The finding of the keystone and some other stones now allows a comparatively exact dating of the southern wing of the cloister to the end of the first third of the 14th century. Comparable stones of this type are known from the cloister of the Zeitz Cathedral and the Naumburg Cathedral.

The 14th-century cloister at Posa replaced a Romanesque predecessor. The monastery church, rediscovered in 2017, also shows a modernization of the originally Romanesque building in the Gothic style during the 14th century.

A large iron key, 28 centimeters long, from the 12th or 13th century, was found on the oldest floor of the east wing of the enclosure. Photo: Saxony-Anhalt State Office for the Preservation of Monuments and Archeology, Philipp Baumgarten.
A large iron key, 28 centimeters long, from the 12th or 13th century, was found on the oldest floor of the east wing of the enclosure. Photo: Saxony-Anhalt State Office for the Preservation of Monuments and Archeology, Philipp Baumgarten.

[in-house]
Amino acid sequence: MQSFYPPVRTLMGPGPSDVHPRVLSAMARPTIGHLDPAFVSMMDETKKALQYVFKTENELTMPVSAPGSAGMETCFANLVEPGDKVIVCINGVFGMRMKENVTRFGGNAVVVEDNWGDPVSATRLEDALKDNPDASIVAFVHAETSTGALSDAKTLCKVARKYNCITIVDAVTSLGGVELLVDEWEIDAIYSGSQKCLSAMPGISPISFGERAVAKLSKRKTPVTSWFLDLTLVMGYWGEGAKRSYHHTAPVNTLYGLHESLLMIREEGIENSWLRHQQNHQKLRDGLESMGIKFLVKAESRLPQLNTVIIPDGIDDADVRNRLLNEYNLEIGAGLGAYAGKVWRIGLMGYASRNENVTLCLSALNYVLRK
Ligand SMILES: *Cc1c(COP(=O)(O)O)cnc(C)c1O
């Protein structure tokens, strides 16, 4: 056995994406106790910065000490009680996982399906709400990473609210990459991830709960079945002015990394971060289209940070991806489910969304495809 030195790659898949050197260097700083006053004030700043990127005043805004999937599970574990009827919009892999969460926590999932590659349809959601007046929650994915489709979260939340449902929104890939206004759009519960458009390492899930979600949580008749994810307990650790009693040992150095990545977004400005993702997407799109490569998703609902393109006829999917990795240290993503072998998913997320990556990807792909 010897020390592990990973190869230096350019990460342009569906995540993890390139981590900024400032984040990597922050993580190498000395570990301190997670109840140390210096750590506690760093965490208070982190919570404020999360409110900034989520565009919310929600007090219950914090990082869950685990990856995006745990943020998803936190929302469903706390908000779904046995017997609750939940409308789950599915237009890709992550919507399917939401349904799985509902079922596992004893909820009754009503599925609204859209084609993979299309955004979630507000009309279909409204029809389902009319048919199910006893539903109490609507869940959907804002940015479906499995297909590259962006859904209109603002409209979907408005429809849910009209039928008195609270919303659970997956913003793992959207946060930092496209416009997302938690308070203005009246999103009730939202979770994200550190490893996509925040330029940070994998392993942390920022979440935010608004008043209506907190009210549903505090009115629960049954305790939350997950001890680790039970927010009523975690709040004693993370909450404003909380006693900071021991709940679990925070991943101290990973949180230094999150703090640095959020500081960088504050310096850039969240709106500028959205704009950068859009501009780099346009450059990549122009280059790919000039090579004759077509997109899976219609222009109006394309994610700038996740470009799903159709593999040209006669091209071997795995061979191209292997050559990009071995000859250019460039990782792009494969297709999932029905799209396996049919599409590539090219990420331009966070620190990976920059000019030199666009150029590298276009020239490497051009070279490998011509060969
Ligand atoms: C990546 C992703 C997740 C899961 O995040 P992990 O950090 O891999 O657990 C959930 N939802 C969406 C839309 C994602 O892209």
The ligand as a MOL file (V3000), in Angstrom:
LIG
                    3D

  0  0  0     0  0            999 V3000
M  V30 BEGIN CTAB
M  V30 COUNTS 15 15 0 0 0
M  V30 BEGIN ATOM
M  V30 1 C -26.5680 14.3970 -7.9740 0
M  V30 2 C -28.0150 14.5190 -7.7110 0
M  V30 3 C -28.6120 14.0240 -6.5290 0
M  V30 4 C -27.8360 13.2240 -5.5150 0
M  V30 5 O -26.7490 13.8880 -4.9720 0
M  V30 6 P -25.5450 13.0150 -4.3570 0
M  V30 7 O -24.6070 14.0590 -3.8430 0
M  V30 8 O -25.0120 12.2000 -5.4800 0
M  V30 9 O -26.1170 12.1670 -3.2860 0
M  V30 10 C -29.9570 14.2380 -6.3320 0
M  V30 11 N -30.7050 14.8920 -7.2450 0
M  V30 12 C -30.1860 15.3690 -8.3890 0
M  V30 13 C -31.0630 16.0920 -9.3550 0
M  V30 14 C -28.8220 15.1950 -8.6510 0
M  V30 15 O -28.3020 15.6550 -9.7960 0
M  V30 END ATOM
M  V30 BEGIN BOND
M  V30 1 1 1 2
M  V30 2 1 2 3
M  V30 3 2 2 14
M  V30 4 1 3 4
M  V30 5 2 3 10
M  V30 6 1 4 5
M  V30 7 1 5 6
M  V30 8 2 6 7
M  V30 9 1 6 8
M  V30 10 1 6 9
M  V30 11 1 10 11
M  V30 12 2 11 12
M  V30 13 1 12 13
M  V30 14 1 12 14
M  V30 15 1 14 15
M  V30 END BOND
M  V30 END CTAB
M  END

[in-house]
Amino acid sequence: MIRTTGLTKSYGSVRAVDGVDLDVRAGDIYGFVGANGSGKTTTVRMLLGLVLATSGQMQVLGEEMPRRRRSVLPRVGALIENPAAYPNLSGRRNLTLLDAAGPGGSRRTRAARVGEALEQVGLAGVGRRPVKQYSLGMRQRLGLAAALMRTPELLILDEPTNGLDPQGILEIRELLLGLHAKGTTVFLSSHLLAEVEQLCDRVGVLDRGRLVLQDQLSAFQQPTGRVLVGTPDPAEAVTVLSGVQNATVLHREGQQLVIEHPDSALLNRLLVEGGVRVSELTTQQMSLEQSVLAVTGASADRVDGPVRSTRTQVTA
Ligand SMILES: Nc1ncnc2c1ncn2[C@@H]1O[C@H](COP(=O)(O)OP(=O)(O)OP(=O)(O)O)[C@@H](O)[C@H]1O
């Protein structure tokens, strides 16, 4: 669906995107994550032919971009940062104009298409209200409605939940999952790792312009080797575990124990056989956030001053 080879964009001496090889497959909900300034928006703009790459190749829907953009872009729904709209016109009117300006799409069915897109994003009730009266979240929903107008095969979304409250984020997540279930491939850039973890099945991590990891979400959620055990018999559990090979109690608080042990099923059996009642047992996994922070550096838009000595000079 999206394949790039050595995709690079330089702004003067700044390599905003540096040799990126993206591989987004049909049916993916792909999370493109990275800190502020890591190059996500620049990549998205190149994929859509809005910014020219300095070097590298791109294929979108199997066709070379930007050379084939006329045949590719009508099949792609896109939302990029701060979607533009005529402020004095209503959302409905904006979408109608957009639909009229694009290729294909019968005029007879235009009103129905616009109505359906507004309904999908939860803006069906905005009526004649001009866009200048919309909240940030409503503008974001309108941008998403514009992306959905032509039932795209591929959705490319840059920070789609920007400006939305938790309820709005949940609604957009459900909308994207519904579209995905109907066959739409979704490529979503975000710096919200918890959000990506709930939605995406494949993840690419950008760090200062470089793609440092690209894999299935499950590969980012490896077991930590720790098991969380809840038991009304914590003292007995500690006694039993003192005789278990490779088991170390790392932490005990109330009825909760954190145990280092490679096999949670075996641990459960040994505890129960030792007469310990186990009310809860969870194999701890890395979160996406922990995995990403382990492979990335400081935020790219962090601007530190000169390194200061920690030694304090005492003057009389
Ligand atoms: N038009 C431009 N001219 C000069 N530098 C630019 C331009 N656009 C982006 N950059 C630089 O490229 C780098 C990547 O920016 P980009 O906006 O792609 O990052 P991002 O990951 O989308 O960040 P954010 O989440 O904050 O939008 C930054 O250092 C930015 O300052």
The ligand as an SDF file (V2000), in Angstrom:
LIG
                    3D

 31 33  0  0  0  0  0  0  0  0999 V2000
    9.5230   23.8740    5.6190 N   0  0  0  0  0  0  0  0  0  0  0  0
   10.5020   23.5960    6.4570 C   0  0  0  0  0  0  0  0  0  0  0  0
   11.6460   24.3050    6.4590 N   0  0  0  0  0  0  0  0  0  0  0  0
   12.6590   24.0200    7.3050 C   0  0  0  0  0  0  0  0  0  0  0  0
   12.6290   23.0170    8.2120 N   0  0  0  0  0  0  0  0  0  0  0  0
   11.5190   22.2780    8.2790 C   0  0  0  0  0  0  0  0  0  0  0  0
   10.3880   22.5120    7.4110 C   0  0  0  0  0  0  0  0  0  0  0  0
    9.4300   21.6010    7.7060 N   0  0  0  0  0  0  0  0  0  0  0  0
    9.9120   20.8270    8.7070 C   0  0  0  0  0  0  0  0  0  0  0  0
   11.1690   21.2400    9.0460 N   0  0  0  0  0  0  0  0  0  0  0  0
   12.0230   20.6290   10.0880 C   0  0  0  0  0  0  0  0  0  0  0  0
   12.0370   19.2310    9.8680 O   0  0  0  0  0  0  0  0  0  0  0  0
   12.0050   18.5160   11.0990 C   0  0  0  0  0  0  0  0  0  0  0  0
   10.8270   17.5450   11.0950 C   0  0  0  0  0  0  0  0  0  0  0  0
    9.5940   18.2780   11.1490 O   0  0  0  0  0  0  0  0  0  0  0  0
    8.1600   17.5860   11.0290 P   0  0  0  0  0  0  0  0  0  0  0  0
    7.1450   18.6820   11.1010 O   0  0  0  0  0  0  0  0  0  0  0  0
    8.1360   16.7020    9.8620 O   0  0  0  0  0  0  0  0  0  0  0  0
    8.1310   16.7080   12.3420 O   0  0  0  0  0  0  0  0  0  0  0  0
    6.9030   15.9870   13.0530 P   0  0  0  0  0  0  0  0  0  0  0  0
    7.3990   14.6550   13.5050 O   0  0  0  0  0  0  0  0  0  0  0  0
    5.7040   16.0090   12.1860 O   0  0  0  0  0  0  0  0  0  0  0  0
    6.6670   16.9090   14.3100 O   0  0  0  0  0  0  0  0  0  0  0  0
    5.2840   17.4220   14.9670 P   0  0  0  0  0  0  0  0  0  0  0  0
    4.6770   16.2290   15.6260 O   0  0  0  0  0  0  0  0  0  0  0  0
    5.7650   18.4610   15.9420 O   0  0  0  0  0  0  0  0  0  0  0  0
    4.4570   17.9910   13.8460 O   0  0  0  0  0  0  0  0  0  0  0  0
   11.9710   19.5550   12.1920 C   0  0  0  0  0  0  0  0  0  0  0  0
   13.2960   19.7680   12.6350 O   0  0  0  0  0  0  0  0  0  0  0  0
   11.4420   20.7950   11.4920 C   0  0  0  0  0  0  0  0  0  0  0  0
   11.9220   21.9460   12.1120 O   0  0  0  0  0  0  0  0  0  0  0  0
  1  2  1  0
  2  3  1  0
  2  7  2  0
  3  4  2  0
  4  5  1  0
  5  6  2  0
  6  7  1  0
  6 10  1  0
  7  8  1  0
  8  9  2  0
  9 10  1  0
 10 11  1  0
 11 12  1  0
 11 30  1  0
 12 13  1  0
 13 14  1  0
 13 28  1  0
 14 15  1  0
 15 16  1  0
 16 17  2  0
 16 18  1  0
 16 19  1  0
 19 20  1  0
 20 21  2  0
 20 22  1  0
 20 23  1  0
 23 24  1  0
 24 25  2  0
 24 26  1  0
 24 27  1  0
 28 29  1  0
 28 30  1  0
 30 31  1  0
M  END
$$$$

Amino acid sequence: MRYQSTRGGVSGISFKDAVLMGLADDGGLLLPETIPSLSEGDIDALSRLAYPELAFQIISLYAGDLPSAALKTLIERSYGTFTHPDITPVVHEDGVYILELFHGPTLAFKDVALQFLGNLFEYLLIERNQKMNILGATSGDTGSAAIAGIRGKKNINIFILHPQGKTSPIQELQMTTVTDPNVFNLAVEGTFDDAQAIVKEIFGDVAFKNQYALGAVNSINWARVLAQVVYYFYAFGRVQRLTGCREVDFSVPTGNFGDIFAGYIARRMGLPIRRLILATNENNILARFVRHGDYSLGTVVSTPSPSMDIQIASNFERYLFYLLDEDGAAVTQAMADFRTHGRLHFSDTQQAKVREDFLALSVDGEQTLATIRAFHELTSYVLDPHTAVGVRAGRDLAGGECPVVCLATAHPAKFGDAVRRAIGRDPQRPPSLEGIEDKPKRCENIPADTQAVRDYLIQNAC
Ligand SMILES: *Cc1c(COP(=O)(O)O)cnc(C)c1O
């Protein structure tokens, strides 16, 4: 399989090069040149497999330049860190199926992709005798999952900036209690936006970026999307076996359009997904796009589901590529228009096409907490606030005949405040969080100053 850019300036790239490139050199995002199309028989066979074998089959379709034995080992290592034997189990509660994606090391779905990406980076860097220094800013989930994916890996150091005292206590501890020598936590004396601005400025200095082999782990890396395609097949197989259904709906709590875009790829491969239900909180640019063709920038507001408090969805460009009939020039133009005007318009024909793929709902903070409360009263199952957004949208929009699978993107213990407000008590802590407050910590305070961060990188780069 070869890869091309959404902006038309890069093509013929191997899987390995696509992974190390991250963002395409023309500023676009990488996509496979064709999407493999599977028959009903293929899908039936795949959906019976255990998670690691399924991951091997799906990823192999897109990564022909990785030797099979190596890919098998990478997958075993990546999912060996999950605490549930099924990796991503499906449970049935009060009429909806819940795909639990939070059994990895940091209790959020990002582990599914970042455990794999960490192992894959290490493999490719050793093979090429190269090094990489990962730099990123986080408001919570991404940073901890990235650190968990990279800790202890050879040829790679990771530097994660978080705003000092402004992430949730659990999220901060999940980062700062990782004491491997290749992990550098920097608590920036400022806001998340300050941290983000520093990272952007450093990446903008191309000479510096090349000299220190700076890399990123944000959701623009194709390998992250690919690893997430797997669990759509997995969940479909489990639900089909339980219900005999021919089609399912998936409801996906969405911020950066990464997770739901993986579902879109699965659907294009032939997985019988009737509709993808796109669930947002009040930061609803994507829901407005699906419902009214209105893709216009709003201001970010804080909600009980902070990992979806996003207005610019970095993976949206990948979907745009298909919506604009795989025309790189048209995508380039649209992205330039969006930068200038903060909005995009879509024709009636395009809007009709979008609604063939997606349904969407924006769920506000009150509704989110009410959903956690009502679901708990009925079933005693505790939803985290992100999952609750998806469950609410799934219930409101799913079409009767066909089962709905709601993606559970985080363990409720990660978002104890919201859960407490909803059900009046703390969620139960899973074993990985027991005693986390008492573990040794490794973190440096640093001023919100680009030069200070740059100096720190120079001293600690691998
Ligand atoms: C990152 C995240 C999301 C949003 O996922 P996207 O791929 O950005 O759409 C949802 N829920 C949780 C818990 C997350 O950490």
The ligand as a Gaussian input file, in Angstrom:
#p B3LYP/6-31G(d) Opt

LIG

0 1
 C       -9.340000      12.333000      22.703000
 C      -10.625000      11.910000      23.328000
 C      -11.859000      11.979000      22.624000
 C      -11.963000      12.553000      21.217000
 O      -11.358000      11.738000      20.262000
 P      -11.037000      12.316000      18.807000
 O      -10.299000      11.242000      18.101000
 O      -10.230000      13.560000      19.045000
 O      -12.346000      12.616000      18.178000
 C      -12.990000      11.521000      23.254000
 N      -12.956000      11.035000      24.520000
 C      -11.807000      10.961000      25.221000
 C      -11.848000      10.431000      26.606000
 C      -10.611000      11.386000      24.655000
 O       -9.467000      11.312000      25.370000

Further archaeological investigations will focus on parts of the southern and eastern cloister wing and the cross courtyard. The aim is to learn more about the older church, believed to be beneath the Gothic and Romanesque walls and floors. The first traces of this presumed early sacred building have been uncovered in recent years. It was probably built in the 10th century and burned down at the end of the 11th century. Findings from the 9th century are also of great scientific interest. They are the oldest evidence of a settlement on Posa Hill and are closely related to the large ramparts that enclose the entire mountain.

The research excavation in Posa will continue throughout the year.

Landesamt für Denkmalpflege und Archäologie Sachsen-Anhalt

Cover Photo: Philipp Baumgarten